As they are often sold in bud, once your plant becomes established in its new home it quickly flowers.
Regularly re-potting your plant is key to keeping it happy and healthy.
What Sort of Soil Should I use?
Whether you are growing jasmine indoors or outdoors the plants soil needs are the same. The soil should be well-draining.
Your ideal potting mix should be fresh and container perlite, vermiculite and peat moss. Working materials such as coir, bark or organic matter into general purpose soil helps to keep the mixture light and well-draining. If peat moss isn’t available, sphagnum moss, common in terrariums, can also be used to lighten the soil.
Whichever potting mix you choose to use, make sure it is fresh or sterile. This means that the potting mix won’t be harboring any pests or diseases that could harm your delicate plants.
How to Pot the Plant
After planting jasmines will happily remain in the container for an extended period. In fact jasmines thrive when they are in confined conditions. In this respect they differ from other container plants that require repotting every year to prevent them from becoming potbound.
Re-pot only when the plant’s roots are wrapping themselves around the inside of the container. If you are unsure whether the plant requires re-potting make a note of how often you are watering it. If your plant requires watering every few days it is probably time to re-pot.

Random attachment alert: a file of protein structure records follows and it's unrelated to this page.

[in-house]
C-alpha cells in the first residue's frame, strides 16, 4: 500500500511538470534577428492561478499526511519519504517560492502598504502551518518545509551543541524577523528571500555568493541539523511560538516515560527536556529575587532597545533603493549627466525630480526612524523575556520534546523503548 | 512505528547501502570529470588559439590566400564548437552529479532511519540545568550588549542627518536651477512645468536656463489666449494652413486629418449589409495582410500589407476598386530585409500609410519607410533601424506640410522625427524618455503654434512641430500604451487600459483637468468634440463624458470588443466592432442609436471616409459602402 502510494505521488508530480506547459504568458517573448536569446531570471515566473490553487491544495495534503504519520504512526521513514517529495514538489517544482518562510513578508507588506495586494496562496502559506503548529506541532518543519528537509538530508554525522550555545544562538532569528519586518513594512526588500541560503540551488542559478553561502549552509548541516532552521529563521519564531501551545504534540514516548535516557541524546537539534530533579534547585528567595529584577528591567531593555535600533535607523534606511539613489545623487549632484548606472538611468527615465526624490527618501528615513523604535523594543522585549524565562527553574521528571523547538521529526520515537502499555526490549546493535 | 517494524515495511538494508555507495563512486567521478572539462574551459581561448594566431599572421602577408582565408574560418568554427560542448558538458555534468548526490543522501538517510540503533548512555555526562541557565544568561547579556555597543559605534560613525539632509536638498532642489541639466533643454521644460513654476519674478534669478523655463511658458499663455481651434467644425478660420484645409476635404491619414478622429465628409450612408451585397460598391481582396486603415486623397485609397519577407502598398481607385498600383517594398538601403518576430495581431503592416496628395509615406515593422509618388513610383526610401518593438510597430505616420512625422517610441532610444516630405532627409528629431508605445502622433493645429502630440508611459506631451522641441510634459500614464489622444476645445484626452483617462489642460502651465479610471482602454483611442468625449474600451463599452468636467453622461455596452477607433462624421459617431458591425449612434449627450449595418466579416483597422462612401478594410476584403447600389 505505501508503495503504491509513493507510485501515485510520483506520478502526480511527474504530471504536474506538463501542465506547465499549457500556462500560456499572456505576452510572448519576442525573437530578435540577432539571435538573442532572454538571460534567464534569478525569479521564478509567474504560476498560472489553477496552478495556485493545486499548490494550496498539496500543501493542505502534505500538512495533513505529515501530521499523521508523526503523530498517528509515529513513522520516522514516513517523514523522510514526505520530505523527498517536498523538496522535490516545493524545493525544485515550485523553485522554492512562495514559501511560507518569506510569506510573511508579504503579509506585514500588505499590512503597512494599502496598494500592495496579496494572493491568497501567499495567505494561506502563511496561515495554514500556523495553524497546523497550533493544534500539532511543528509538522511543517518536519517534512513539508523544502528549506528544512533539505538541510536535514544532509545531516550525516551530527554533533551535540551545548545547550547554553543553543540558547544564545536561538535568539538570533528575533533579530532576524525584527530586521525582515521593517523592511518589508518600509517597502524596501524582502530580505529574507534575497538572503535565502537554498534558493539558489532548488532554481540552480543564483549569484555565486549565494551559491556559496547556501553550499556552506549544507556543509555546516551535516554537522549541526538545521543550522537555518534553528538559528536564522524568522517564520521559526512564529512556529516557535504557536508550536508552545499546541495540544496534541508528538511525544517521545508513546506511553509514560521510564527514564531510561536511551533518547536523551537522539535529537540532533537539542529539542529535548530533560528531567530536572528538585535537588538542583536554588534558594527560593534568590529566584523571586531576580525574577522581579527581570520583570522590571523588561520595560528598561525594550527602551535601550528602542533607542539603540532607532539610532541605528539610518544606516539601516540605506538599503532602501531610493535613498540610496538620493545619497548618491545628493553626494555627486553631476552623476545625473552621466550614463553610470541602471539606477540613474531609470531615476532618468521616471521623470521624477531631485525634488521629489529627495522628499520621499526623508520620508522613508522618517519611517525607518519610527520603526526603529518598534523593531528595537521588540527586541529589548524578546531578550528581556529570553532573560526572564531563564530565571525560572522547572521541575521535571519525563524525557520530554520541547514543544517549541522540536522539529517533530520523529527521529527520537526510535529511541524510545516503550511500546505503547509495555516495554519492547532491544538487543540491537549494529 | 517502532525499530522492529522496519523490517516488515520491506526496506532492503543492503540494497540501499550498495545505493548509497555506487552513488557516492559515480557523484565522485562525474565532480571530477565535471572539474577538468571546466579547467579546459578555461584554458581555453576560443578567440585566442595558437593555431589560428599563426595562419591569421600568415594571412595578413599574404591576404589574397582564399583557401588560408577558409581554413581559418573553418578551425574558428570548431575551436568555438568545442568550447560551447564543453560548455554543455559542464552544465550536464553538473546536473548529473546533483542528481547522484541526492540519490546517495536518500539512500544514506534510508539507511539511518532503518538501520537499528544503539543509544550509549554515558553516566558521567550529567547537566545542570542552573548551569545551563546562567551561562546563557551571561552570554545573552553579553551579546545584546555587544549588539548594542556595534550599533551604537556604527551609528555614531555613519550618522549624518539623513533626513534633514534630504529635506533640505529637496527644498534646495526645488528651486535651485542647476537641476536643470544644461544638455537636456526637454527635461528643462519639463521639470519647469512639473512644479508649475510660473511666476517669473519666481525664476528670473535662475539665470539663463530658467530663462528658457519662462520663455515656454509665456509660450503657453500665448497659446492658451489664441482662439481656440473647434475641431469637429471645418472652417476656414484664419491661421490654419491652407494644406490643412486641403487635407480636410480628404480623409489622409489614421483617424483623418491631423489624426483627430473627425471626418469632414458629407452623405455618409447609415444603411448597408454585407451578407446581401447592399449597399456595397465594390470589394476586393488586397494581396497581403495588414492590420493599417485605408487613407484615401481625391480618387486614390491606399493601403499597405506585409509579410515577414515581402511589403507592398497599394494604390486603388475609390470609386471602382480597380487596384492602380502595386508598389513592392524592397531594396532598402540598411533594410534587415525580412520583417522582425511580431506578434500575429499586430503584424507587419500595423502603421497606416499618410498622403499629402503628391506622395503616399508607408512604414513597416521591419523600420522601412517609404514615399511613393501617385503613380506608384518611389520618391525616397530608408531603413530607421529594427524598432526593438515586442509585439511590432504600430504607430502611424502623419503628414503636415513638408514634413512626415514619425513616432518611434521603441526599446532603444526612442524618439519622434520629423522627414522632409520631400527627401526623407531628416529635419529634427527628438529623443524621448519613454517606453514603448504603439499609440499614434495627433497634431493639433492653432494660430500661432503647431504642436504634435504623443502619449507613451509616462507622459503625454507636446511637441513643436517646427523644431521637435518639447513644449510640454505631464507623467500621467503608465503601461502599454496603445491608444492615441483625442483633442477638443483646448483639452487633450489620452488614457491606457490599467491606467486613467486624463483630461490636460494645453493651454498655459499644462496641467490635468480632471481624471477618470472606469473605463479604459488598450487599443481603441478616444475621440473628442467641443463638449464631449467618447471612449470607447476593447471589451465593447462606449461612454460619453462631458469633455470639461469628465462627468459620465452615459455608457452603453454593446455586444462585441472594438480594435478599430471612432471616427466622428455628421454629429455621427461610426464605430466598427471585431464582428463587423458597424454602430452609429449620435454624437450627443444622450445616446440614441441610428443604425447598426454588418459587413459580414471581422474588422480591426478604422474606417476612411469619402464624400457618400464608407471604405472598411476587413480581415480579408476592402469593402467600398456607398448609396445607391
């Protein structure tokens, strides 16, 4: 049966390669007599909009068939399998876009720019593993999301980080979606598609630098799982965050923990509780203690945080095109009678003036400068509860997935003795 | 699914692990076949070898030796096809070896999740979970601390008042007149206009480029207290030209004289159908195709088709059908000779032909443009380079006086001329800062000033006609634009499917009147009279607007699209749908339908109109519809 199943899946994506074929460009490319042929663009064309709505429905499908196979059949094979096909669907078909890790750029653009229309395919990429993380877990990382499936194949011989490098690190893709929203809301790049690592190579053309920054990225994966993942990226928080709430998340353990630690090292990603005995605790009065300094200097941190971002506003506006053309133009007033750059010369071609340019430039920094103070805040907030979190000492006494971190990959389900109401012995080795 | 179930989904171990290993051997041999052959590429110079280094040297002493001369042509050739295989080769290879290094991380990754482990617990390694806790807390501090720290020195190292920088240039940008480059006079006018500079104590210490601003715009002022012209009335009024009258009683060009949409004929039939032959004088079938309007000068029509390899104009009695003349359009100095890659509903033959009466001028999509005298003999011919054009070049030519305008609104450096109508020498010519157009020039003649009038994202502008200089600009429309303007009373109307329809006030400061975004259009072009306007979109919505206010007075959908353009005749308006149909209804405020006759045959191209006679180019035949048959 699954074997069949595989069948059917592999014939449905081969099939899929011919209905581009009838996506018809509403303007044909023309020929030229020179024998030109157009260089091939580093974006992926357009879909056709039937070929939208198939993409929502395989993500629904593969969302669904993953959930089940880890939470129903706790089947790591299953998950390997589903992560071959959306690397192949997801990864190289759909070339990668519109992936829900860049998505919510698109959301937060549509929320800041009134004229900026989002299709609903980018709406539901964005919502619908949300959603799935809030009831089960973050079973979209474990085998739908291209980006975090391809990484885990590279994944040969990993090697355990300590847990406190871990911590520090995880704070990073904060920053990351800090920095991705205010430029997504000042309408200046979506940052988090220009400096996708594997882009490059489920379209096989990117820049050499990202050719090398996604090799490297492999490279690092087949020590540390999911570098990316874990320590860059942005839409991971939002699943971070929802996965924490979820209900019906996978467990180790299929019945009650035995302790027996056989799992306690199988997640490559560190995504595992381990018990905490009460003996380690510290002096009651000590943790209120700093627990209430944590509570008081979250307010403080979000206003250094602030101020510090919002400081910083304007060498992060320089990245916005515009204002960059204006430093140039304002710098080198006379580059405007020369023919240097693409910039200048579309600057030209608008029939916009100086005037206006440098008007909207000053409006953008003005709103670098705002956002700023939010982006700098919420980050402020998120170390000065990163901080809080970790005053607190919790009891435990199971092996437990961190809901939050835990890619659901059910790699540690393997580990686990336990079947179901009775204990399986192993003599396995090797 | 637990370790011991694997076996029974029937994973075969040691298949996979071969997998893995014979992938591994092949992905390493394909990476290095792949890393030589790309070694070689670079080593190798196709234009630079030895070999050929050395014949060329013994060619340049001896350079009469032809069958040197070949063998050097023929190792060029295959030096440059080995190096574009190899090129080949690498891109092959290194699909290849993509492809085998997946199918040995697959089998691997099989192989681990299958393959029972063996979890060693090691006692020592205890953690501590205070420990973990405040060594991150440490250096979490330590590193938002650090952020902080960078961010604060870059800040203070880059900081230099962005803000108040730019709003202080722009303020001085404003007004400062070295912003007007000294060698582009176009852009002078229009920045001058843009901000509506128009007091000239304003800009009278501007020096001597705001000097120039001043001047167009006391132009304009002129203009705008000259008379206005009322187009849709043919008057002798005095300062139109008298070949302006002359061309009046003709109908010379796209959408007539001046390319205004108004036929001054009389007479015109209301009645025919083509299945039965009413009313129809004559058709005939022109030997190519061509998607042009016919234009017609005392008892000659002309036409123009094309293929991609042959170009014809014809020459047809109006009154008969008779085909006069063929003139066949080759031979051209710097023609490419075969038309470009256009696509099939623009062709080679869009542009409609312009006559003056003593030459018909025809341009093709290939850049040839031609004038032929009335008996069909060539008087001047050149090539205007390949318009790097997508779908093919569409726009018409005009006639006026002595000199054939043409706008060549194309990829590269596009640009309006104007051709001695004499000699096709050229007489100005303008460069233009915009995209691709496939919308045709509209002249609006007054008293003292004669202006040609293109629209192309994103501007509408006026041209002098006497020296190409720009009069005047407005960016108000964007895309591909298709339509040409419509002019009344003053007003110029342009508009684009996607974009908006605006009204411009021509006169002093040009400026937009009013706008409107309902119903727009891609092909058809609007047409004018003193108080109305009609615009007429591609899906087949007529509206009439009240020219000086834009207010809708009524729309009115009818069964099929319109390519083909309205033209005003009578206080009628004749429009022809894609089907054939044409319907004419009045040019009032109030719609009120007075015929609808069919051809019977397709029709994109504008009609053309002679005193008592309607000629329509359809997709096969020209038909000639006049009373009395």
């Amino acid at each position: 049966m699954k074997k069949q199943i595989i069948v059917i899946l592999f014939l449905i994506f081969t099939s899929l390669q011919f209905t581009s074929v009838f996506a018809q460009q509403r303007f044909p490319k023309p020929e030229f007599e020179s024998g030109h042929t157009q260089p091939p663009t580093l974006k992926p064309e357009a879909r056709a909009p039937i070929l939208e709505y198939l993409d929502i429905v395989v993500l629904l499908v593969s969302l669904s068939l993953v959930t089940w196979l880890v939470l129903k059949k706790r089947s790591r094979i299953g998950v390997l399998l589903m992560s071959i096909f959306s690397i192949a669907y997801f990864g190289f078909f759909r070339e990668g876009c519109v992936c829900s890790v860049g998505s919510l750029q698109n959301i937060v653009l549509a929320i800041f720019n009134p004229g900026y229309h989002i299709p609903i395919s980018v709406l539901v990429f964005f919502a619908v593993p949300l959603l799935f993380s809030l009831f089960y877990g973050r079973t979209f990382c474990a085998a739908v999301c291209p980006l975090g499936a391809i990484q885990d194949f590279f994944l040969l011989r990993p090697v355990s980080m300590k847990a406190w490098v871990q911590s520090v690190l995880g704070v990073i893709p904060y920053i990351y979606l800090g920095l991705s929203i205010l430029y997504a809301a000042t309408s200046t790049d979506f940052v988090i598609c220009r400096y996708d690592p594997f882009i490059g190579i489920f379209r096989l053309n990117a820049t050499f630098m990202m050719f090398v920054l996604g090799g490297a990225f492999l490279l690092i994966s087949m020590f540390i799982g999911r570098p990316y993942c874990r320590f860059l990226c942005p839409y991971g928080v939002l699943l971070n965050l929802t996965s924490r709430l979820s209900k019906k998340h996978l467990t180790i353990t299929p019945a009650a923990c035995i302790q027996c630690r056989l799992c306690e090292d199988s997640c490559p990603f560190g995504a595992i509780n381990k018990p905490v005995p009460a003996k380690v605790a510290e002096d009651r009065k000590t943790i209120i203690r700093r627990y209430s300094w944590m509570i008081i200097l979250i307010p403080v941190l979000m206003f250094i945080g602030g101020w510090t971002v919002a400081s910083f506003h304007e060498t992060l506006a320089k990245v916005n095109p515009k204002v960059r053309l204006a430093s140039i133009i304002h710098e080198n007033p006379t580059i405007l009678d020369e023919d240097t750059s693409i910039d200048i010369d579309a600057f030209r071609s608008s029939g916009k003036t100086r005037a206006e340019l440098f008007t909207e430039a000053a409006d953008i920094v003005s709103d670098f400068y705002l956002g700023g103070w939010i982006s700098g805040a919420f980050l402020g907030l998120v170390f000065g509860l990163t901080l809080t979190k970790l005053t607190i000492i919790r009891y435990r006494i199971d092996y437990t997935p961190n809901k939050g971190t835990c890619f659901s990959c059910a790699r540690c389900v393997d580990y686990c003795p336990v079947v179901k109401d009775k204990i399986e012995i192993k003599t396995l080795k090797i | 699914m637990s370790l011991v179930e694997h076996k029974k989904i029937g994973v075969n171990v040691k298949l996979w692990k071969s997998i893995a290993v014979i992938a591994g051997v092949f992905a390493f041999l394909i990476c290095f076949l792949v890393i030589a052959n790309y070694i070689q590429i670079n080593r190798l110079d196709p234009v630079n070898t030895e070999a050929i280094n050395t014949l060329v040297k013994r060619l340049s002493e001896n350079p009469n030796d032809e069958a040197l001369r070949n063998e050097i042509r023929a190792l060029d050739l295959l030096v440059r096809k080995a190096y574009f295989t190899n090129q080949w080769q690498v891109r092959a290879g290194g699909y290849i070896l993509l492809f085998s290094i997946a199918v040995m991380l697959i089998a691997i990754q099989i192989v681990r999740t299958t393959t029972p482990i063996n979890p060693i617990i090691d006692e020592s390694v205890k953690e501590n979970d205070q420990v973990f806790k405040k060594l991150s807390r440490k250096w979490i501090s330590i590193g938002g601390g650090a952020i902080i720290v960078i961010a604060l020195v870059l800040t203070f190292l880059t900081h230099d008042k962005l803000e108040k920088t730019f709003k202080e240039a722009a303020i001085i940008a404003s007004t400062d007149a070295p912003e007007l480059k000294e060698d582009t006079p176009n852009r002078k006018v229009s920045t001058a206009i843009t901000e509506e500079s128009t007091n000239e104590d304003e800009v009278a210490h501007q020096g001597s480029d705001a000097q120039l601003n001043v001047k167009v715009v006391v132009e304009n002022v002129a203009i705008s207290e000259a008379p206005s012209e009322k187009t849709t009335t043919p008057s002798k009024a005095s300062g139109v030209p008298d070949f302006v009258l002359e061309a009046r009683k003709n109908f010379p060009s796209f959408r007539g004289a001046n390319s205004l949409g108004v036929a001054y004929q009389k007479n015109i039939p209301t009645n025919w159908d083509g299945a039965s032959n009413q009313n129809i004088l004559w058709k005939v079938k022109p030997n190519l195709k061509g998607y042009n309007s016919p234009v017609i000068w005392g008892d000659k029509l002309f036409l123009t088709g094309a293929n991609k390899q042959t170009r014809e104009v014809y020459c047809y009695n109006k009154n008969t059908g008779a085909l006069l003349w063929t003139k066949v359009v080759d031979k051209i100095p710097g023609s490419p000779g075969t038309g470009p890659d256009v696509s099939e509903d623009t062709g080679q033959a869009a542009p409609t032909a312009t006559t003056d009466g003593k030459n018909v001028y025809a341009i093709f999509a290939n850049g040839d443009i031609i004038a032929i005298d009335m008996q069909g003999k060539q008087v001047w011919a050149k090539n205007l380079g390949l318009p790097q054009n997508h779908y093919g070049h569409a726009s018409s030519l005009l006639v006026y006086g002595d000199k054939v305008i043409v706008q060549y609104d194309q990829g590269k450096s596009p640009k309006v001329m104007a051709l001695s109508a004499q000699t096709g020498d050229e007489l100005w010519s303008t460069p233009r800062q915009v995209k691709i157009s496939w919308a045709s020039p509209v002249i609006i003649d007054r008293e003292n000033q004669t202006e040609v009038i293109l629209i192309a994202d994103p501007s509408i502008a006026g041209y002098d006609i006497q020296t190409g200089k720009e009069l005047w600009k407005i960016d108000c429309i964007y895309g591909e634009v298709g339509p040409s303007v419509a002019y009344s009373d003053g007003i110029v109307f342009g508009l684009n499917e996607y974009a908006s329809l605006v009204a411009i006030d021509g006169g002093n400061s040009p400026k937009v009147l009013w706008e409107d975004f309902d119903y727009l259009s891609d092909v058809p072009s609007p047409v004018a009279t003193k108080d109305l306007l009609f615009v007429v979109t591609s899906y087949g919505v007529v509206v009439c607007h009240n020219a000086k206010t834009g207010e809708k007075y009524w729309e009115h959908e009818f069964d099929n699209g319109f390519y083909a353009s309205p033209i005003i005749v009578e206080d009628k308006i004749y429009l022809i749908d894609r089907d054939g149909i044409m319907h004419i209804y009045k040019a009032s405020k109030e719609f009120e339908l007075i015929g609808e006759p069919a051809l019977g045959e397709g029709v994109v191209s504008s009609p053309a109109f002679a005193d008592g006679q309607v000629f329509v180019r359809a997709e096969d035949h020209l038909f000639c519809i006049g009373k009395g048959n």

Planting, or re-potting, jasmine is pleasingly simple. Your chosen container should be no more than 2 inches larger and deeper than the one currently holding the plant. The new container should also be clean and have drainage holes in the bottom.
Carefully remove the plant from the original container. Loosen the roots, removing as much old soil as possible. Be careful not to damage the plant’s root system.
If you are re-potting the plant, old or overly large root systems can be carefully pruned back. To do this cut away any overly long root strands.
Make four or five vertical slices in the remaining root ball. These should be spaced out around the root system. This encourages the plant to develop new roots, helping it to become established in its new home.
Fill the new container about a third of the way full with your fresh potting mix. Position the plant as centrally as possible, the top of the root system should sit about an inch below the top of the plant. When you are happy with the position of the plant, fill the container with more potting mix. Firm the soil down gently and water well.
Jasmines do best in well draining soil. Replicating the plant’s preferred growing conditions is key to successfully growing indoors.
Growing Jasmine Indoors Care Tips
Once planted, growing jasmine indoors is a largely trouble free process. Remember, also, to clean or dust the leaves of your plant on a regular basis. The foliage of plants growing indoors can accumulate dust and dirt. Dirty foliage can prevent plants from absorbing sunlight. Regularly cleaning the leaves helps the plants to absorb light and stay healthy.
Finding the Ideal Position
Growing jasmine indoors requires the plant to be placed in a specific position. The chosen position should be one that receives plenty of sunlight. Close to a south facing window is ideal. This position allows your plants to receive lots of natural light while they are actively growing.
If you don’t have an overly sunny room, a well-lit room is just as good. Alternatively grow lights are a great way to boost the amount of light your plant receives.